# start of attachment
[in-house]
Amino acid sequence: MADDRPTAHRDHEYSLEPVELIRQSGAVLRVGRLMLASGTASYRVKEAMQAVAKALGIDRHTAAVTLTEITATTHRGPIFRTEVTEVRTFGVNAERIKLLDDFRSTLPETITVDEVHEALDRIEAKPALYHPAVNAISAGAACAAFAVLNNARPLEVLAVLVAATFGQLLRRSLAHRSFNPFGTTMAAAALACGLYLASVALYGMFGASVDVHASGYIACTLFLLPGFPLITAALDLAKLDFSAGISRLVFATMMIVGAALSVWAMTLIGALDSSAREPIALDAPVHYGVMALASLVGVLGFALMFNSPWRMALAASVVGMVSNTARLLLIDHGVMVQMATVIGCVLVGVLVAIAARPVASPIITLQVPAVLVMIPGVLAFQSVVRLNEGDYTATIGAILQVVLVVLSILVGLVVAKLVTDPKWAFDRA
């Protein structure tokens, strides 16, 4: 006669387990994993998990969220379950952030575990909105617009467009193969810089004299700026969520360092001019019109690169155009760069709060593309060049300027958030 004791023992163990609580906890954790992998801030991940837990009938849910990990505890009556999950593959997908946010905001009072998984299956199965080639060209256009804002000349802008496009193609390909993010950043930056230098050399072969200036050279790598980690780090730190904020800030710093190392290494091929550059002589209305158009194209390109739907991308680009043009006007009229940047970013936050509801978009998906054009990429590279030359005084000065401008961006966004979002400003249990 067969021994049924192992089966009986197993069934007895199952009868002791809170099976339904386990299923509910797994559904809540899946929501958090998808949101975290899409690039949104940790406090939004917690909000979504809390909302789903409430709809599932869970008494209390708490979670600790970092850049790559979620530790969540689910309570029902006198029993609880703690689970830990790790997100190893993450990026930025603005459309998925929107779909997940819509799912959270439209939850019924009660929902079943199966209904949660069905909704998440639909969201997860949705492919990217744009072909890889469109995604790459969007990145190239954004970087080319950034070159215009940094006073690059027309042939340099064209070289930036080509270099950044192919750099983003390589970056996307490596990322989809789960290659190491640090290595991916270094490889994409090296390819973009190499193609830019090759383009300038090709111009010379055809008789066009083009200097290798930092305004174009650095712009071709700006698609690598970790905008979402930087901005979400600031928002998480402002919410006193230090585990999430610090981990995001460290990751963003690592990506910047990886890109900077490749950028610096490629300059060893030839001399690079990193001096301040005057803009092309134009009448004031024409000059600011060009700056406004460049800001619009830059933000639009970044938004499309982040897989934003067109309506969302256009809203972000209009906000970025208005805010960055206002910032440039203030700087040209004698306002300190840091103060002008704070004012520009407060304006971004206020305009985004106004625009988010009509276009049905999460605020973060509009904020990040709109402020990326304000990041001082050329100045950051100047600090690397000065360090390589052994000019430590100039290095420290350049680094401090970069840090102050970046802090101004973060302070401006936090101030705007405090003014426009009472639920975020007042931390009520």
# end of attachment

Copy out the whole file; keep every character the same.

[in-house]
Amino acid sequence: MADDRPTAHRDHEYSLEPVELIRQSGAVLRVGRLMLASGTASYRVKEAMQAVAKALGIDRHTAAVTLTEITATTHRGPIFRTEVTEVRTFGVNAERIKLLDDFRSTLPETITVDEVHEALDRIEAKPALYHPAVNAISAGAACAAFAVLNNARPLEVLAVLVAATFGQLLRRSLAHRSFNPFGTTMAAAALACGLYLASVALYGMFGASVDVHASGYIACTLFLLPGFPLITAALDLAKLDFSAGISRLVFATMMIVGAALSVWAMTLIGALDSSAREPIALDAPVHYGVMALASLVGVLGFALMFNSPWRMALAASVVGMVSNTARLLLIDHGVMVQMATVIGCVLVGVLVAIAARPVASPIITLQVPAVLVMIPGVLAFQSVVRLNEGDYTATIGAILQVVLVVLSILVGLVVAKLVTDPKWAFDRA
């Protein structure tokens, strides 16, 4: 006669387990994993998990969220379950952030575990909105617009467009193969810089004299700026969520360092001019019109690169155009760069709060593309060049300027958030 004791023992163990609580906890954790992998801030991940837990009938849910990990505890009556999950593959997908946010905001009072998984299956199965080639060209256009804002000349802008496009193609390909993010950043930056230098050399072969200036050279790598980690780090730190904020800030710093190392290494091929550059002589209305158009194209390109739907991308680009043009006007009229940047970013936050509801978009998906054009990429590279030359005084000065401008961006966004979002400003249990 067969021994049924192992089966009986197993069934007895199952009868002791809170099976339904386990299923509910797994559904809540899946929501958090998808949101975290899409690039949104940790406090939004917690909000979504809390909302789903409430709809599932869970008494209390708490979670600790970092850049790559979620530790969540689910309570029902006198029993609880703690689970830990790790997100190893993450990026930025603005459309998925929107779909997940819509799912959270439209939850019924009660929902079943199966209904949660069905909704998440639909969201997860949705492919990217744009072909890889469109995604790459969007990145190239954004970087080319950034070159215009940094006073690059027309042939340099064209070289930036080509270099950044192919750099983003390589970056996307490596990322989809789960290659190491640090290595991916270094490889994409090296390819973009190499193609830019090759383009300038090709111009010379055809008789066009083009200097290798930092305004174009650095712009071709700006698609690598970790905008979402930087901005979400600031928002998480402002919410006193230090585990999430610090981990995001460290990751963003690592990506910047990886890109900077490749950028610096490629300059060893030839001399690079990193001096301040005057803009092309134009009448004031024409000059600011060009700056406004460049800001619009830059933000639009970044938004499309982040897989934003067109309506969302256009809203972000209009906000970025208005805010960055206002910032440039203030700087040209004698306002300190840091103060002008704070004012520009407060304006971004206020305009985004106004625009988010009509276009049905999460605020973060509009904020990040709109402020990326304000990041001082050329100045950051100047600090690397000065360090390589052994000019430590100039290095420290350049680094401090970069840090102050970046802090101004973060302070401006936090101030705007405090003014426009009472639920975020007042931390009520």